Michelle Obama's Olympic 'Gimme' Speech
No, Wolf, it wasn't Laura Bush.
The correct answer is Michelle Obama, whose speech Friday bombed and should go down as one of the worst, most selfish and ineffective entreaties of all times. Whoever wrote the speech should be fired. America should be embarrassed that our First Lady would deliver it.
I was born and raised on Chicago's South Side, not far from where the Games would open and close. Ours was a neighborhood of working families -- families with modest homes and strong values....
But today, I can dream, and I am dreaming of an Olympic and Paralympic Games in Chicago that will light up lives in neighborhoods all across America
and all across the world; that will expose all our neighborhoods to new sports and new role models; that will show every child that regardless of wealth, or
gender, or race, or physical ability, there is a sport and a place for them, too.
- Chicago's diverse neighborhoods are populated with citizens from nearly every country in the world
- The diverse ethnic populations have (mostly) peacefully coexisted and prospered for nearly two centuries now under American principles of self-government "of the people, by the people, for the people" (and I quote Republican President Lincoln, the most famous Illinois son), which is something the world could gain from Chicago vis-a-vis, say, Beijing.
- The City rebuilt itself after a devastating fire and has since become an international showcase for architectural wonders.
- Its universities have created new studies and intellectual disciplines that are discussed and respected in academic circles around the world.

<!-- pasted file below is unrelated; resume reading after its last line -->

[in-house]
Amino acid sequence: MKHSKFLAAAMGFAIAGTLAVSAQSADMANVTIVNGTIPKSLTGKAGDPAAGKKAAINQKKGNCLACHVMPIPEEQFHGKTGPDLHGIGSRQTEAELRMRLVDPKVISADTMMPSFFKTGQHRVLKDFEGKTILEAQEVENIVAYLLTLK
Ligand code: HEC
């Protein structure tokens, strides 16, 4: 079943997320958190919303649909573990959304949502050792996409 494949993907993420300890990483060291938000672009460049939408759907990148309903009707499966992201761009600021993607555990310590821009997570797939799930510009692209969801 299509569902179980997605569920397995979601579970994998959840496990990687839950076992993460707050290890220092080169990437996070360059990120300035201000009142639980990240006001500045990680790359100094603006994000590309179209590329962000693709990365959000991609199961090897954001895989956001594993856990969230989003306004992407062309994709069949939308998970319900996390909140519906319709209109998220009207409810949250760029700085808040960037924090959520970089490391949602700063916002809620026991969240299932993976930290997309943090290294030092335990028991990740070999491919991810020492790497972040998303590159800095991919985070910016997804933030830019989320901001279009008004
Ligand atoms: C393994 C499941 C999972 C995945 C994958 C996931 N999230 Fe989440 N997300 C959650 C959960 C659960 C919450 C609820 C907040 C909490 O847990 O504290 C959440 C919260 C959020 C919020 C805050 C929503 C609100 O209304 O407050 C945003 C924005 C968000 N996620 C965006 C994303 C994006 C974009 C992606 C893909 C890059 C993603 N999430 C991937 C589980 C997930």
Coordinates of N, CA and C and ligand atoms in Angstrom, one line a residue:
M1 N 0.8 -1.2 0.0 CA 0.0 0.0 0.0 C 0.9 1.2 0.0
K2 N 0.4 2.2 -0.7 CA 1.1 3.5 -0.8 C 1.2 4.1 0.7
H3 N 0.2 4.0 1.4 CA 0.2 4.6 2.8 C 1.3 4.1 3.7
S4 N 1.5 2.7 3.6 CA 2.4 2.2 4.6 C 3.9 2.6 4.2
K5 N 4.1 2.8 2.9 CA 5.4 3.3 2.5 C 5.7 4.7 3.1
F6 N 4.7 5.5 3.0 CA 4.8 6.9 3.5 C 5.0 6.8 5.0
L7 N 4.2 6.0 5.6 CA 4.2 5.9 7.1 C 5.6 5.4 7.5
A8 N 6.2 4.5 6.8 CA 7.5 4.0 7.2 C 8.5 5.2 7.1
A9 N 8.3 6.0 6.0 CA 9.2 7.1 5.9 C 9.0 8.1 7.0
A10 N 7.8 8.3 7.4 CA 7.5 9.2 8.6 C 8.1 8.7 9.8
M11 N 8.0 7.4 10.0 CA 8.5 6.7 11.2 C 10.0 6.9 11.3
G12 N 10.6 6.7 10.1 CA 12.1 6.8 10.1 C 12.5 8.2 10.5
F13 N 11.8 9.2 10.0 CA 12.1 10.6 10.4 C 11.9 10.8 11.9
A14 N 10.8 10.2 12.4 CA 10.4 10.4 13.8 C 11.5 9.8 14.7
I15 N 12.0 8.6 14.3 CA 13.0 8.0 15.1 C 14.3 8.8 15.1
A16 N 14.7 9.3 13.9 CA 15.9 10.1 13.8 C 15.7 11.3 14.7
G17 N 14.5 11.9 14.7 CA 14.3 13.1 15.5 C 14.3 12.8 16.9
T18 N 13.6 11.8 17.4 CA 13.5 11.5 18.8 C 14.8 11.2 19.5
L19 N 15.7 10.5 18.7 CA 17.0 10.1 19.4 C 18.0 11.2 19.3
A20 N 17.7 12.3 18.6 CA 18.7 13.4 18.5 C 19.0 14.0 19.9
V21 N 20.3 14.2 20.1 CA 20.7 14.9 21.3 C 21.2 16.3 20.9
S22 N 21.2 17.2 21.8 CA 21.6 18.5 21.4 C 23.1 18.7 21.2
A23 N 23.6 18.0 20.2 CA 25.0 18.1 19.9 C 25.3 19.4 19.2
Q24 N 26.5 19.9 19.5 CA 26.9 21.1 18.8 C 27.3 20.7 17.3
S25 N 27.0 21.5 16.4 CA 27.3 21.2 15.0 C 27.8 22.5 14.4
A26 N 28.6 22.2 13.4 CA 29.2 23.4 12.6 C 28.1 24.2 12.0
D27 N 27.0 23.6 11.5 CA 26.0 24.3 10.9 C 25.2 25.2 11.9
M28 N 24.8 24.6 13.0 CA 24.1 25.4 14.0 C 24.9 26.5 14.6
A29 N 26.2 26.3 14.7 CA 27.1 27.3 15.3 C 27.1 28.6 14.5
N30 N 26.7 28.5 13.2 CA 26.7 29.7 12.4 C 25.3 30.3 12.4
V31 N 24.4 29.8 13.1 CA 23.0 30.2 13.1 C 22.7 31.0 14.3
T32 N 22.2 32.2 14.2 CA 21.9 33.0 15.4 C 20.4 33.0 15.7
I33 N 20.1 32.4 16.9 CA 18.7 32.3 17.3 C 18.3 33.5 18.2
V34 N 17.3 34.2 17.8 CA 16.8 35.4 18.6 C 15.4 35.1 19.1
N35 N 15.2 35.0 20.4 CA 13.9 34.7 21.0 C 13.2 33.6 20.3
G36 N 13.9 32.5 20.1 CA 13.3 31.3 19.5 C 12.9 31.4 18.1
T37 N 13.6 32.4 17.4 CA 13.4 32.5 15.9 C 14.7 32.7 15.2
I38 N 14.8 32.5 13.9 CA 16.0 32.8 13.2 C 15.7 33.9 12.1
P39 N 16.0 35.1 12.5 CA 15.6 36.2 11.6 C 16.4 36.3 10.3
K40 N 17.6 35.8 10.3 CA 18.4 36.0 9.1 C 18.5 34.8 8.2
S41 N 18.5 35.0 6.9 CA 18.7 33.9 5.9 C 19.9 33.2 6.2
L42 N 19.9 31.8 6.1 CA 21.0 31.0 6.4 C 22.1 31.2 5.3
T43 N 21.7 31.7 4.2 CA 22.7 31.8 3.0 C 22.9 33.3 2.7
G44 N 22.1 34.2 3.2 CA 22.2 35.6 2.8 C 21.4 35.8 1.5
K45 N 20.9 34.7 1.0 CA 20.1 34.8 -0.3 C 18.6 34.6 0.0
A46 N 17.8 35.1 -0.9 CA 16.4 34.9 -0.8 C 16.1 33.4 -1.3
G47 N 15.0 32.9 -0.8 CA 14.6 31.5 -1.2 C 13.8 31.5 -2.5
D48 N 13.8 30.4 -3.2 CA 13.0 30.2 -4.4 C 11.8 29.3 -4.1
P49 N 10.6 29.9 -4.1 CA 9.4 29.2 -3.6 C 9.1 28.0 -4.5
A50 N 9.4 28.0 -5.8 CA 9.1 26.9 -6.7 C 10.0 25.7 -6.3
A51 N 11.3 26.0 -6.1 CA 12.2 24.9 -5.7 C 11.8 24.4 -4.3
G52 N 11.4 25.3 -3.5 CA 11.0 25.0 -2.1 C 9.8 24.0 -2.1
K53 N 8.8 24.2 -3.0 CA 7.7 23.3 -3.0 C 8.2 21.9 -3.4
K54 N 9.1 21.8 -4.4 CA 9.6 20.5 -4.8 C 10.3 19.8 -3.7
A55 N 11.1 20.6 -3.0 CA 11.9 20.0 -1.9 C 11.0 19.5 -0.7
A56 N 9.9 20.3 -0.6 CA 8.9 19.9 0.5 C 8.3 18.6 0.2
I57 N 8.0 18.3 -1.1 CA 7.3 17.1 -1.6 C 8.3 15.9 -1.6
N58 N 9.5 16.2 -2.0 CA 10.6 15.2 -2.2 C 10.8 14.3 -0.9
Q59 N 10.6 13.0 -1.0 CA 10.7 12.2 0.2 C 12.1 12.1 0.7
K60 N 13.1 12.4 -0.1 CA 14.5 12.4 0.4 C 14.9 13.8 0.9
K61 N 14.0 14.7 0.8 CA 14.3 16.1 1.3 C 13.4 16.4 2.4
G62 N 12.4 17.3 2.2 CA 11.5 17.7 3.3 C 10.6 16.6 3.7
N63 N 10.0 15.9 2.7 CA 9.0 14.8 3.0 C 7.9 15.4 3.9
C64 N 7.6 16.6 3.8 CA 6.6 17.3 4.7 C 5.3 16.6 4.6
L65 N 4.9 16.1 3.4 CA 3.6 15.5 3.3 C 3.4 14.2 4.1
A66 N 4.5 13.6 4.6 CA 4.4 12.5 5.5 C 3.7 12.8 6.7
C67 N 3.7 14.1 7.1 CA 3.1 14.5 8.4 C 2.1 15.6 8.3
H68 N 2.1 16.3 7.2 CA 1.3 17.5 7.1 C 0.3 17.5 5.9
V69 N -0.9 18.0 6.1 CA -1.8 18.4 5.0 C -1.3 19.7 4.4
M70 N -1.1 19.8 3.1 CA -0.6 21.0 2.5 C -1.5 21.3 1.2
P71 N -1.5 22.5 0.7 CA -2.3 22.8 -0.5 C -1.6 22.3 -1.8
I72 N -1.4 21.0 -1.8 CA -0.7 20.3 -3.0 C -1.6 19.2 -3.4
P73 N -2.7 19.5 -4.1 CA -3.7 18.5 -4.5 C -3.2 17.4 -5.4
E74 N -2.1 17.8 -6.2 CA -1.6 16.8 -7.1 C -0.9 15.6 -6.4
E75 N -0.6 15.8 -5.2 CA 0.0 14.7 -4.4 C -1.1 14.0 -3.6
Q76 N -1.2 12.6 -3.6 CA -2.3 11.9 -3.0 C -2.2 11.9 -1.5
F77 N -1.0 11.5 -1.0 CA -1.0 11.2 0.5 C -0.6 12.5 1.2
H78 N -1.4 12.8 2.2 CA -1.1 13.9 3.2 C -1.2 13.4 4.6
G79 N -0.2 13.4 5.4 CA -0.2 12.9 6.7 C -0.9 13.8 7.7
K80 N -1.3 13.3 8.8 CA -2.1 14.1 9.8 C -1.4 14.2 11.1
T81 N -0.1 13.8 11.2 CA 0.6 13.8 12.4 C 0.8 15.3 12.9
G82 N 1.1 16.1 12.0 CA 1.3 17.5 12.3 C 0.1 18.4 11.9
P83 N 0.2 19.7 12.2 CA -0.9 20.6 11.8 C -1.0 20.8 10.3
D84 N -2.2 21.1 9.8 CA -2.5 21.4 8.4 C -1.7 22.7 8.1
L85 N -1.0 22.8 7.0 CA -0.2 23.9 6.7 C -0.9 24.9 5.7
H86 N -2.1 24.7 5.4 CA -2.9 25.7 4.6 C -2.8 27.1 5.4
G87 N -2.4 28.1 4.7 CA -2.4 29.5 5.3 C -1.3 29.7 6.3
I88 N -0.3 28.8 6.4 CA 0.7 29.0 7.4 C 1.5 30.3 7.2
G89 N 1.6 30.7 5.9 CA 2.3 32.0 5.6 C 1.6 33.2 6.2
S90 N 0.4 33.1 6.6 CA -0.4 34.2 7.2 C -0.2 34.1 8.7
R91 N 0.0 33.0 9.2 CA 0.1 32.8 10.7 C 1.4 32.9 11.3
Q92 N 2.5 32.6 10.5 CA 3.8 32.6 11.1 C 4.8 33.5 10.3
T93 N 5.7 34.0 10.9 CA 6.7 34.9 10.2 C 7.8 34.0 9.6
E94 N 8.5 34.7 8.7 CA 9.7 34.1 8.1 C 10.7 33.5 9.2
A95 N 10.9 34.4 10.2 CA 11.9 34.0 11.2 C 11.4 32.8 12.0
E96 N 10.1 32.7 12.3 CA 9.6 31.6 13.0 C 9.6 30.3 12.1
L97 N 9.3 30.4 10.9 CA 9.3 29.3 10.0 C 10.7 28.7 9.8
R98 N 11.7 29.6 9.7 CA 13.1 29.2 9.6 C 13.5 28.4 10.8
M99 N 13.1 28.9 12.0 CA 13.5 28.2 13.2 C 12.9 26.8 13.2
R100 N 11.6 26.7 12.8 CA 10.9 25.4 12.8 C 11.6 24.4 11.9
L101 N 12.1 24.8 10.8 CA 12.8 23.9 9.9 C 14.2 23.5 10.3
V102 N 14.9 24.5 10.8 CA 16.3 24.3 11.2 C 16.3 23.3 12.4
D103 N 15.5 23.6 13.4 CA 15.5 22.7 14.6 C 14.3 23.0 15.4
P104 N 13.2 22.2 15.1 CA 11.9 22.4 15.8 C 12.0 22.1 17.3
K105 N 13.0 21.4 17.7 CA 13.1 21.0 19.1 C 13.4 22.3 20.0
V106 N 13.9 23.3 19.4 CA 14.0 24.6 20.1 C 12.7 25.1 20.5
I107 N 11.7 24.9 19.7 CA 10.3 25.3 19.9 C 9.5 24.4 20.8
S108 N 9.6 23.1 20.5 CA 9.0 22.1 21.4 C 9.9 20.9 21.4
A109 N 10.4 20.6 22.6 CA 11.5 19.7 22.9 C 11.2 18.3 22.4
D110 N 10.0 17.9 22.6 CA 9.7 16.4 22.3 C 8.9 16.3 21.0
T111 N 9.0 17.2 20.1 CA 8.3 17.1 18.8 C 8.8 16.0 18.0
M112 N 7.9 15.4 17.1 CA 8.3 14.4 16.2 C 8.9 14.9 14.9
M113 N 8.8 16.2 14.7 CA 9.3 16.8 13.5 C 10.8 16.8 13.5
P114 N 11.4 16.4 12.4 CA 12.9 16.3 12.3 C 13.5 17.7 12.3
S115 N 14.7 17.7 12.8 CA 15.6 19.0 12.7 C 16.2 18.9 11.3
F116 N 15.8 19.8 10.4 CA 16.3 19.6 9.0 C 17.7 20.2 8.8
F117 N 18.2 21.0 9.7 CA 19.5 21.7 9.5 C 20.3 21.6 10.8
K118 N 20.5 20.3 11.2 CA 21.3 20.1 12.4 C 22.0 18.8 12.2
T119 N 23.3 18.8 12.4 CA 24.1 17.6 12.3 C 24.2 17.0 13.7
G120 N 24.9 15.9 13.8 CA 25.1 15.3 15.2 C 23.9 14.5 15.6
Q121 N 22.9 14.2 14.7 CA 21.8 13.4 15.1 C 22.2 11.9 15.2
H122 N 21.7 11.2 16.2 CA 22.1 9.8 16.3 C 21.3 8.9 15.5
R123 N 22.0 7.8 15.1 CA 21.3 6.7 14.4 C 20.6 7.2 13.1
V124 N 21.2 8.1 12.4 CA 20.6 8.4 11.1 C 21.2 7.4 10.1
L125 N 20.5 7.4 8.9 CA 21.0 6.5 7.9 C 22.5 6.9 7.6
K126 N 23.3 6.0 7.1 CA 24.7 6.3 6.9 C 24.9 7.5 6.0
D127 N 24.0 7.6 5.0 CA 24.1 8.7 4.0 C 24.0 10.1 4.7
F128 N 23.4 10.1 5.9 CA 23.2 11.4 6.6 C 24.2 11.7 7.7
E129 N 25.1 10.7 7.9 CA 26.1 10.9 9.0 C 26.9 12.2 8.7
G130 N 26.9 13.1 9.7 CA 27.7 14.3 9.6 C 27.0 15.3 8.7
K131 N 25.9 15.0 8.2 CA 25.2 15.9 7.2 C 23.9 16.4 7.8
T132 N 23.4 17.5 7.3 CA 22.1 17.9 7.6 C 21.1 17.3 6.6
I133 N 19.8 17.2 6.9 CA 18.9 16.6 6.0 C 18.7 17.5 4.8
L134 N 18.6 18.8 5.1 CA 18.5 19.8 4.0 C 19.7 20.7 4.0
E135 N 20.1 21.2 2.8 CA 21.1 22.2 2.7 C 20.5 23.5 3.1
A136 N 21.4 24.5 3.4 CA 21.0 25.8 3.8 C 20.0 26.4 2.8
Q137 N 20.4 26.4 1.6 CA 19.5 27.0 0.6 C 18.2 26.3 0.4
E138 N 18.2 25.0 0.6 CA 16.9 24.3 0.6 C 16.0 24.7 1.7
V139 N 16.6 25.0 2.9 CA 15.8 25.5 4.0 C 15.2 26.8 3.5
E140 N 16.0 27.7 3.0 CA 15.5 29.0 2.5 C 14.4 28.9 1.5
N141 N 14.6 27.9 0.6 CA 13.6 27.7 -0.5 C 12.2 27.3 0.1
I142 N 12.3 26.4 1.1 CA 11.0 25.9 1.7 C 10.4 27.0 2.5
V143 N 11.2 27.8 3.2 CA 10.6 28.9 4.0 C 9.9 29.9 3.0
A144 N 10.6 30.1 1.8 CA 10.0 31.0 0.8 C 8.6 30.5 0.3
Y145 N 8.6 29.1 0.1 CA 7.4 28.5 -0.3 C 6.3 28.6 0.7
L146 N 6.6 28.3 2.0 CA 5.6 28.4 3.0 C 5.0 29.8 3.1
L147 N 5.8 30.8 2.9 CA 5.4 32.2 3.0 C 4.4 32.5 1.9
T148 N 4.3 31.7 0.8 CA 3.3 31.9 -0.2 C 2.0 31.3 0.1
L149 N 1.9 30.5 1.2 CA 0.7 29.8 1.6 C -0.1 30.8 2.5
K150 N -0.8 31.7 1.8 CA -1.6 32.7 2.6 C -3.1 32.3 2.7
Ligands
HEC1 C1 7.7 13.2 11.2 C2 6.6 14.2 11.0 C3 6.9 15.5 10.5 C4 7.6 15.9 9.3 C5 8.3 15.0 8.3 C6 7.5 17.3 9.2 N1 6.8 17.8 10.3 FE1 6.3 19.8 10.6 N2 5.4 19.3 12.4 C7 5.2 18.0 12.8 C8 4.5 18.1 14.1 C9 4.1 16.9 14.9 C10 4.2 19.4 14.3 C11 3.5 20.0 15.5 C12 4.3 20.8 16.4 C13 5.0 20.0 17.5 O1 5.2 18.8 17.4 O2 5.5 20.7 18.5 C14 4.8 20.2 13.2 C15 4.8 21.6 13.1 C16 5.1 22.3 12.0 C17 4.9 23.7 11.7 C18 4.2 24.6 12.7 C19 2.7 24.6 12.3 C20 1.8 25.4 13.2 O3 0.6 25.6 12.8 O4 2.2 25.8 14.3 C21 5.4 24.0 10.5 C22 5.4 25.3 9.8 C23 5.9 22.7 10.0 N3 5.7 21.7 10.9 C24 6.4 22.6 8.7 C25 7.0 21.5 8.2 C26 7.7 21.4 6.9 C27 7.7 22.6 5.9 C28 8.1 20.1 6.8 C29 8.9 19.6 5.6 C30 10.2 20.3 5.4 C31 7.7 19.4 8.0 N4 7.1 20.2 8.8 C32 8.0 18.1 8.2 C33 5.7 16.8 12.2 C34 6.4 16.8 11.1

- Its commodity exchanges are the envy of the world and bright, shiny demonstrations of the effectiveness of capitalism.
Chicago's vision for the Olympic and Paralympic Movement is about so much more than what we can offer the Games -- it's about what the Games can offer all of us. It's about inspiring this generation, and building a lasting legacy for the next.
You see, in my dad's early thirties, he was diagnosed with Multiple Sclerosis. And as he got sicker, it became harder for him to walk, let alone play his favorite sports. But my dad was determined that sports continue to be a vital lifeline -- not just to the rest of the world, but to me and my brother. And even as we watched my dad struggle to hold himself up on crutches, he never stopped playing with us. And he refused to let us take our abilities for granted. He believed that his little girl should be taught no less than his son.
So he taught me how to throw a ball and a mean right hook better than any boy in my neighborhood. But more importantly, my dad taught us the fundamental rules of the game, rules that continue to guide our lives today: to engage with honor, with dignity, and fair play. My dad was my hero. And when I think of what these Games can mean to people all over the world, I think about people like my dad. People who face seemingly insurmountable challenges, but never let go. They work a little harder, but they never give up.